Ed & Lily by Sofia Due
Christmas can often be a time of high emotions, and in this novel the race to get into London and the long wait for an arrival stretch the limits of a relationship. Ed is a man of habit, of a set image, of flexibility only in regard to Lily. Lily is a woman whose identity is all about being able to cope with the unexpected as well as the planned, a born performer who usually has enough confidence to cope with any situation. In this novel a relationship is seen in the context of the people around it, the current situation in the light of the first meeting, significant moments in its progress, and the frustrations of travel when communication and transport seem to conspire to make things impossible. It is also funny; Lily’s lifestyle in the early part of the relationship is messy as she is called on to wear remarkable costumes for impromptu performances ranging from being a hedge, bringing paintings to life and covering dancing letters. Ed is more predictable, keen on cleanliness and tidiness, his faithful leather coat and certain boots. His family is more challenging, especially his flamboyant uncle whose remarkable flat he inhabits. From first meeting to strained build up to Christmas, this is a book of emotion, humour and contemporary life which I was very pleased to have the opportunity to read and review this enjoyable novel.
This novel opens with Lily embarking on a journey to London from Cardiff on 23rd December 2017. She would like to discard her flaky Christmas jumper, but it is handmade and fits with her environmentally ethical employer, which turns out to be a medical charity which sends medical teams and equipment out to crisis zones around the world. Despite her daily job of organising technical equipment, she is making heavy weather of a journey which she has tackled many times before to see Ed who is still London based. A necessary but private purchase means she leaves behind her bank card, and she is unable to get her train ticket. Forced onto a bus, she calls to tell Ed who is not terribly sympathetic, knowing her tendency to miss trains. He has planned a trip for them to Iceland, a strange destination for both of them, very different from their usual leisure trips. As disaster and challenge means Lily’s trip gets more and more delayed, Ed is shown moving around London in haze. He feels that he ought to go to the hotel he has booked for them, and a brief conversation does show the humour and relaxed nature of their normal relationship. As the narrative reverts to 2012, the story of a party is told, arranged for Ed’s brother Kit by his girlfriend Anisia. Ed’s friends turn up in fancy shirts, a young woman turns up on a bike. Lily takes Ed dancing, and although both are playing it cool there is an undoubted attraction. As their relationship develops they try to see each other, but other flashbacks show that Lily lives in a blur of costumes and colour, whereas Ed is more monochrome by his own admission. Both have challenging families, and Lily’s change of job is a challenge both to her own peace of mind and their relationship.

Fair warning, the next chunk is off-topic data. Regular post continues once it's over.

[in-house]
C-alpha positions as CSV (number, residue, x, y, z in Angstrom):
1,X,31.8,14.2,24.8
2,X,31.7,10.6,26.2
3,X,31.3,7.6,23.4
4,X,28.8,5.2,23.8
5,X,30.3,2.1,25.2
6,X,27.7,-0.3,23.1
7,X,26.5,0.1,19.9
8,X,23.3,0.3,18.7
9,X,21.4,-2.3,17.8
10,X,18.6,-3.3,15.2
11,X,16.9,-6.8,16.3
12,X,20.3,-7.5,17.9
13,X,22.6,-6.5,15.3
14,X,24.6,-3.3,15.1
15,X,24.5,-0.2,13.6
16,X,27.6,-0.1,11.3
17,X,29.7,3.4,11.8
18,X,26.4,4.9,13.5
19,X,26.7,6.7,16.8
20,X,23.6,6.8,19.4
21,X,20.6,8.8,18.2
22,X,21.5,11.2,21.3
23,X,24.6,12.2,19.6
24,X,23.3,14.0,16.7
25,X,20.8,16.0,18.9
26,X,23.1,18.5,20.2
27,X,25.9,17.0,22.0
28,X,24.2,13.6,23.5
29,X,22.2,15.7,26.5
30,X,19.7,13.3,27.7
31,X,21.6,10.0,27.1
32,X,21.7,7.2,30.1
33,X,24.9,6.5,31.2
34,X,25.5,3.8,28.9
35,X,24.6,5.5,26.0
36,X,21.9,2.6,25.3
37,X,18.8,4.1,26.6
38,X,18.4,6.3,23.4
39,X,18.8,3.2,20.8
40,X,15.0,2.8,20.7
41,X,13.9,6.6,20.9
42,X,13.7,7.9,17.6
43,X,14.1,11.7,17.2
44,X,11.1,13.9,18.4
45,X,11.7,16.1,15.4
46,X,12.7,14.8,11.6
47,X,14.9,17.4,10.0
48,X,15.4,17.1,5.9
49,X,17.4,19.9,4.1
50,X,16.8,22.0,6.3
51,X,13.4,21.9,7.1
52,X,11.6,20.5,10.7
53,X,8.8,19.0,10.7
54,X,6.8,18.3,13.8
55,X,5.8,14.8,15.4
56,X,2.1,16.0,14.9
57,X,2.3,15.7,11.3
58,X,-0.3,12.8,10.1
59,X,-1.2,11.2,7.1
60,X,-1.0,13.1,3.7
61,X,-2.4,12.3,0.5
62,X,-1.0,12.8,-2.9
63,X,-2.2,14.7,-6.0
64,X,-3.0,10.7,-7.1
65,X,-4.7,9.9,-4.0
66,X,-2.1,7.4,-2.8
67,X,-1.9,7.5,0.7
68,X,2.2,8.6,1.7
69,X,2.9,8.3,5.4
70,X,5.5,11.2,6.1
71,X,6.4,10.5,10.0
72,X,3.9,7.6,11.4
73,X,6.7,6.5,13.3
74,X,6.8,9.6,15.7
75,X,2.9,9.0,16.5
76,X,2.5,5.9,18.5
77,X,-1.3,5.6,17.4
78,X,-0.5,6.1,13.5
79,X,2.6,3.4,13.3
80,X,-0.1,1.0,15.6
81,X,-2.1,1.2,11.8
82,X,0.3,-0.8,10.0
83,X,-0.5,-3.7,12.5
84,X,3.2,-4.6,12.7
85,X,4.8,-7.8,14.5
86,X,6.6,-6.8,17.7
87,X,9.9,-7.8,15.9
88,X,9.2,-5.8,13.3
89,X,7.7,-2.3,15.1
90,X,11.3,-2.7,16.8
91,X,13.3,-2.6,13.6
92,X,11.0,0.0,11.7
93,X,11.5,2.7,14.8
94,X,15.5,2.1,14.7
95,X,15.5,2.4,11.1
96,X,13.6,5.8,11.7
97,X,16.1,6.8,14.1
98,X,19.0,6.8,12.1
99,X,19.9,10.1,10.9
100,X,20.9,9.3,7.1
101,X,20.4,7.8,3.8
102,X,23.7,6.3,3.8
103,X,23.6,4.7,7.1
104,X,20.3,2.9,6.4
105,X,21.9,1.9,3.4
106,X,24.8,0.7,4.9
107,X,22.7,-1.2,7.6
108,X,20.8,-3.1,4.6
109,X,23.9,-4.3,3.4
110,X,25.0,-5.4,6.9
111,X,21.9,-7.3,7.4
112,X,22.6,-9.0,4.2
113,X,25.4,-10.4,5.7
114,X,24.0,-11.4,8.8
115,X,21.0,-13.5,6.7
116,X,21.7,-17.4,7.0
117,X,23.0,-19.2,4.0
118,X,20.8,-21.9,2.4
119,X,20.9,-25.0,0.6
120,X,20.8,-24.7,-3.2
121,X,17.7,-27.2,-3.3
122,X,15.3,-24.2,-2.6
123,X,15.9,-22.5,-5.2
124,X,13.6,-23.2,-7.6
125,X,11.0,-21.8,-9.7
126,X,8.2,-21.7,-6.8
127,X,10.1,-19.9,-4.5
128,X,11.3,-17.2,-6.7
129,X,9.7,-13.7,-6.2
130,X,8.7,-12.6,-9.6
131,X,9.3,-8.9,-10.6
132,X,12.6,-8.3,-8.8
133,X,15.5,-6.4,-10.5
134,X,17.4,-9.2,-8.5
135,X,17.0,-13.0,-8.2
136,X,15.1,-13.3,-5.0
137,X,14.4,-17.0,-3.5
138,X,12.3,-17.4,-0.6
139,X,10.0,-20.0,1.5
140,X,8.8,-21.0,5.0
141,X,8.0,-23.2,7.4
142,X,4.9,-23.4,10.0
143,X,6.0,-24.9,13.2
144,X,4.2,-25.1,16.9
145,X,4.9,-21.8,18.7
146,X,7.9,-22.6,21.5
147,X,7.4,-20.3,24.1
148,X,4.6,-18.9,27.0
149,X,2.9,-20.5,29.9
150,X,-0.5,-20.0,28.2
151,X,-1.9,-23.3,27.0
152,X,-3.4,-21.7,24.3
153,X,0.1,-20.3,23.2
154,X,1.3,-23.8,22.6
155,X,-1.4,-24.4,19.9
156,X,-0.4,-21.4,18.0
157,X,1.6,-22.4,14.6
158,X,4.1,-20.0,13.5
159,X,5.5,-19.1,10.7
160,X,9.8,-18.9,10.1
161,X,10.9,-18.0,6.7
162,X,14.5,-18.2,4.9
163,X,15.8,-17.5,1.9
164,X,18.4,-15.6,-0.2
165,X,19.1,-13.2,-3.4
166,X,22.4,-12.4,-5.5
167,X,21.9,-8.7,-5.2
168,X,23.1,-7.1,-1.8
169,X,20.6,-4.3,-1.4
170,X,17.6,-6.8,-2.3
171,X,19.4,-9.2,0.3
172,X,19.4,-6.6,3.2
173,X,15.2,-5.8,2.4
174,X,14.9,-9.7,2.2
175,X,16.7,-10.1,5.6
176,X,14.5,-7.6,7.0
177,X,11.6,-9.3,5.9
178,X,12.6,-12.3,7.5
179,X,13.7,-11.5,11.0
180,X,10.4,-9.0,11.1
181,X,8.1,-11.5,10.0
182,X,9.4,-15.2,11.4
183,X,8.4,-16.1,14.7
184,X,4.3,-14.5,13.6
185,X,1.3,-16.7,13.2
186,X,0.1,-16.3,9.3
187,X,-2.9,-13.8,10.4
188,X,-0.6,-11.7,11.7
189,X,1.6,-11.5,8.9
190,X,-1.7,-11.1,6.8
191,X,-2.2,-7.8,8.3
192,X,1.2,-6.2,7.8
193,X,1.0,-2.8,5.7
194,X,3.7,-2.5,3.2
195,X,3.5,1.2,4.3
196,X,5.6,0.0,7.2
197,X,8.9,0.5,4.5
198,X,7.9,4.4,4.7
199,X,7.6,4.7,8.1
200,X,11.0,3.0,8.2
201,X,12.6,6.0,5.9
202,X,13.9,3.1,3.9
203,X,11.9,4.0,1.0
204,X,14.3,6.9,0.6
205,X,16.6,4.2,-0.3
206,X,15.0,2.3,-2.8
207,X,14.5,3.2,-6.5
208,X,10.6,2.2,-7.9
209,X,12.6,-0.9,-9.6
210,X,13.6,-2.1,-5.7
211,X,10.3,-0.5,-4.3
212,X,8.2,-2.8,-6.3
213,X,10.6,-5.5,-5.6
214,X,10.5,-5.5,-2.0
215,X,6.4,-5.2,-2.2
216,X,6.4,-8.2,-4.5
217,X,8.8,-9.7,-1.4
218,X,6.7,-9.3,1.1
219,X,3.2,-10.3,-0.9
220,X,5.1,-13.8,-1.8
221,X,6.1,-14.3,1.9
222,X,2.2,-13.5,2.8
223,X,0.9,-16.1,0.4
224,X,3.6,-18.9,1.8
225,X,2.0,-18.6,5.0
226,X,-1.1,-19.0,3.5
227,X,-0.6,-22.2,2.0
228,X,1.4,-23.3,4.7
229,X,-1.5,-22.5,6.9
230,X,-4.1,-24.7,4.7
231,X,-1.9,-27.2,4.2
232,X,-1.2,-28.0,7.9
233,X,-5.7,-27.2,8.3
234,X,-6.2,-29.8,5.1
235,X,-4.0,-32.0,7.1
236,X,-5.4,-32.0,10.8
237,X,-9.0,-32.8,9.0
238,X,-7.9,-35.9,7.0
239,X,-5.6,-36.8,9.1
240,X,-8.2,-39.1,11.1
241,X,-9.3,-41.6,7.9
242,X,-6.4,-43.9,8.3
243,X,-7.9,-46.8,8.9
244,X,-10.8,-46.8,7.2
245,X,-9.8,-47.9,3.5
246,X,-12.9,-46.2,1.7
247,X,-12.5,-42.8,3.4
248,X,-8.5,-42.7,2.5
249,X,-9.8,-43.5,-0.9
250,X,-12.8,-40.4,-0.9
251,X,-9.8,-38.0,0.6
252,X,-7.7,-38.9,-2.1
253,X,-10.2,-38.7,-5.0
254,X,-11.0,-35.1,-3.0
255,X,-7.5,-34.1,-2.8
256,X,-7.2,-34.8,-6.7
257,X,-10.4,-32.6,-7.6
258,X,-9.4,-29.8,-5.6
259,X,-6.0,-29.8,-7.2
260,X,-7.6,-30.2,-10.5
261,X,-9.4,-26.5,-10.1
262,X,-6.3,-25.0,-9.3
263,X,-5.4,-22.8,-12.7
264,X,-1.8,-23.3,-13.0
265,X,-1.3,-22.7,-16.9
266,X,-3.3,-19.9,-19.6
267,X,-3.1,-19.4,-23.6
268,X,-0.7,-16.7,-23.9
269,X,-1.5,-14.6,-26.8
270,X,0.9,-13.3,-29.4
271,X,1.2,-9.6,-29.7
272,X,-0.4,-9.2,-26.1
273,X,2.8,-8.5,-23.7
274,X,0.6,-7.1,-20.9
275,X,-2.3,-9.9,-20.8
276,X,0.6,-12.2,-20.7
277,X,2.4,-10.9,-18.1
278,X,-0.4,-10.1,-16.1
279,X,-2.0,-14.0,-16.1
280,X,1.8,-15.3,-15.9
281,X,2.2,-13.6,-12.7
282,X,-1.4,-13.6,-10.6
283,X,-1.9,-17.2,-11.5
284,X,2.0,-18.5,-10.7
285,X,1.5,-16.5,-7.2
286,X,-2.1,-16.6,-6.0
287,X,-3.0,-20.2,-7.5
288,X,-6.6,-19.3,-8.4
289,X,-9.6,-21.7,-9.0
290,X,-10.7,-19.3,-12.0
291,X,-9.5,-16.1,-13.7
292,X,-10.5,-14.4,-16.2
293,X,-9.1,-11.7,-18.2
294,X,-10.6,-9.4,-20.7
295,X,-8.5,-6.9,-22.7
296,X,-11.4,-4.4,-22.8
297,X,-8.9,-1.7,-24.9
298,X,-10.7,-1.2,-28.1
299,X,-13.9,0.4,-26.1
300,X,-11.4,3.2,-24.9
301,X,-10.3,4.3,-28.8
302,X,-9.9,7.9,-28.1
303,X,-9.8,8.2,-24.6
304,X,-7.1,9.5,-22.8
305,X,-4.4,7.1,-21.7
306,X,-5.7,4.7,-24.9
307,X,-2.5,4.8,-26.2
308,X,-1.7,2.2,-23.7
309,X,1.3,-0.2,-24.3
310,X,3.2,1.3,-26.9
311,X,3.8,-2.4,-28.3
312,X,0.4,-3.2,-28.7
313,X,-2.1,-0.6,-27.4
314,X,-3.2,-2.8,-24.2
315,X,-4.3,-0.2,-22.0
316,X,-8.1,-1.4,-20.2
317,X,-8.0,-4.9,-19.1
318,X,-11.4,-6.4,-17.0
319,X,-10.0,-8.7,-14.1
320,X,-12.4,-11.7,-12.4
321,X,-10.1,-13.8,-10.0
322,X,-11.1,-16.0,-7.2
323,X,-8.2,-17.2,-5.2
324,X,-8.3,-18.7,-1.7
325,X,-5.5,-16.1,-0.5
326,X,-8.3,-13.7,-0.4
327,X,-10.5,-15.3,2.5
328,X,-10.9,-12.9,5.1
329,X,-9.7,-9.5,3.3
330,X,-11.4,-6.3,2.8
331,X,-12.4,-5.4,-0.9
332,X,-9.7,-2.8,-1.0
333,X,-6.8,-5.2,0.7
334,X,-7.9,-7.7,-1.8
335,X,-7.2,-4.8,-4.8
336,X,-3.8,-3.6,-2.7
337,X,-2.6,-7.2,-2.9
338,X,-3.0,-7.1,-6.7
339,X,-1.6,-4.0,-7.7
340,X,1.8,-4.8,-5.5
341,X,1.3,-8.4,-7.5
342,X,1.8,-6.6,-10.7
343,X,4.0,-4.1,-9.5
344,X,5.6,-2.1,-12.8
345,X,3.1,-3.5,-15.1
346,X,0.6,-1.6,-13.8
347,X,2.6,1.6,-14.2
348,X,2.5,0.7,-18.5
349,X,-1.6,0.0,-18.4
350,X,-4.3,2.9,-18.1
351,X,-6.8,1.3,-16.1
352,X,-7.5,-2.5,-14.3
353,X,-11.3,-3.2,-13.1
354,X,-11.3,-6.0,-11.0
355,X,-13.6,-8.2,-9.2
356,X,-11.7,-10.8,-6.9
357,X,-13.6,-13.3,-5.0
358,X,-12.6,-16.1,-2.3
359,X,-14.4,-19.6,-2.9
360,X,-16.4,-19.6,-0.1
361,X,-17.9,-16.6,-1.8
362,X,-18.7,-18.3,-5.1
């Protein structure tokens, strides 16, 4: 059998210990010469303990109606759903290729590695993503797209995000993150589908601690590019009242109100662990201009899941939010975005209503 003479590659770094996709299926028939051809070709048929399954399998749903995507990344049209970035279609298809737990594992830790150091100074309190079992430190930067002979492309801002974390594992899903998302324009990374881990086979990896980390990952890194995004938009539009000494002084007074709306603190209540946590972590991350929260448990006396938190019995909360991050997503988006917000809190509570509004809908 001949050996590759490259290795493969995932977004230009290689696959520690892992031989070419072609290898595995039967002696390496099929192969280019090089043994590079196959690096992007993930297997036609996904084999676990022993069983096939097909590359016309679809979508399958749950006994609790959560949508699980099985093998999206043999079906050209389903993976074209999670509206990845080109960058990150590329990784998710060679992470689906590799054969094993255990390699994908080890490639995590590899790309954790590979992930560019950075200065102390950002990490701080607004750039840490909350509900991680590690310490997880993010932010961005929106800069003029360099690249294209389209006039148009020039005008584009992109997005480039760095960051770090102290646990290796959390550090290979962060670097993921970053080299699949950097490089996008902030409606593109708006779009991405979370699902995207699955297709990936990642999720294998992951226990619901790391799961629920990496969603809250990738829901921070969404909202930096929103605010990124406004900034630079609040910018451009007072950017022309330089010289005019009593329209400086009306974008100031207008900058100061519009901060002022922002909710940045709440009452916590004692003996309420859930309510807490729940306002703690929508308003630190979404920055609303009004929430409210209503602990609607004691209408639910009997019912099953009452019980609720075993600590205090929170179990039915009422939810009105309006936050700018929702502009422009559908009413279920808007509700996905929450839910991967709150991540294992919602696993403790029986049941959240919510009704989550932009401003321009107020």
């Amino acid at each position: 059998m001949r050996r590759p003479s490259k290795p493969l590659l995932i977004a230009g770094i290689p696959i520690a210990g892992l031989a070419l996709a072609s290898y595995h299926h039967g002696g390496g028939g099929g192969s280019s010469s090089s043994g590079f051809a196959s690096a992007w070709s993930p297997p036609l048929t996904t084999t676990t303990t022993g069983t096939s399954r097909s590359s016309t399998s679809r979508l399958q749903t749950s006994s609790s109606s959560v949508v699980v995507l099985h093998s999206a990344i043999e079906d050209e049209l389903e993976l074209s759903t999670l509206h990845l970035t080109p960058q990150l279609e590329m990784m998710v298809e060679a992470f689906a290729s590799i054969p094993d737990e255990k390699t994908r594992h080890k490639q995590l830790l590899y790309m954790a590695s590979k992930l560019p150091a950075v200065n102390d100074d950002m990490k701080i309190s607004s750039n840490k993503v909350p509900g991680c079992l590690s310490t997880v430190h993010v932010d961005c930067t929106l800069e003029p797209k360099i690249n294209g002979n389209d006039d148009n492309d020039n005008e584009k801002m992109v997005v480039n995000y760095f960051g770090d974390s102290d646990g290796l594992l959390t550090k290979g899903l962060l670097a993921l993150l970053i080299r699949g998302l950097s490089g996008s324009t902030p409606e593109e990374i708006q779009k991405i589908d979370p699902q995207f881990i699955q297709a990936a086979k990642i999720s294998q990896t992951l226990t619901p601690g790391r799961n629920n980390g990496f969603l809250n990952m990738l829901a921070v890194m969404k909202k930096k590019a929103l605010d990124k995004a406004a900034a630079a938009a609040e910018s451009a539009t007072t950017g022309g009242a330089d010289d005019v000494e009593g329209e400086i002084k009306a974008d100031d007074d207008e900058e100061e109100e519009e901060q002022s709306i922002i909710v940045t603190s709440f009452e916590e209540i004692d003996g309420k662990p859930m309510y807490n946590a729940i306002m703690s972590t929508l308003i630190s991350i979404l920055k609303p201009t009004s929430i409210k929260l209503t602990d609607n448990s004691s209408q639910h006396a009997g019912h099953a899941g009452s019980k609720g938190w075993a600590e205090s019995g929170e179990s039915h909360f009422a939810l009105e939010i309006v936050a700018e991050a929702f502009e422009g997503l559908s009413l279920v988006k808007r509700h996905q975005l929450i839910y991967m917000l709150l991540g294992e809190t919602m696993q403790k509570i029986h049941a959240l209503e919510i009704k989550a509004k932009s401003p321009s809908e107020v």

This is essentially an enjoyable contemporary romance told with humour and genuine affection. I enjoyed its honesty about the difficulties that families can create, and the details of Lily’s job which is never straightforward. It is clever in its depiction of a relationship between opposites, the humour and colour of the dialogue between the main characters, and the memorable Martin. I recommend this book for those who enjoy a gentle romance set at Christmas with a sideways look at contemporary life.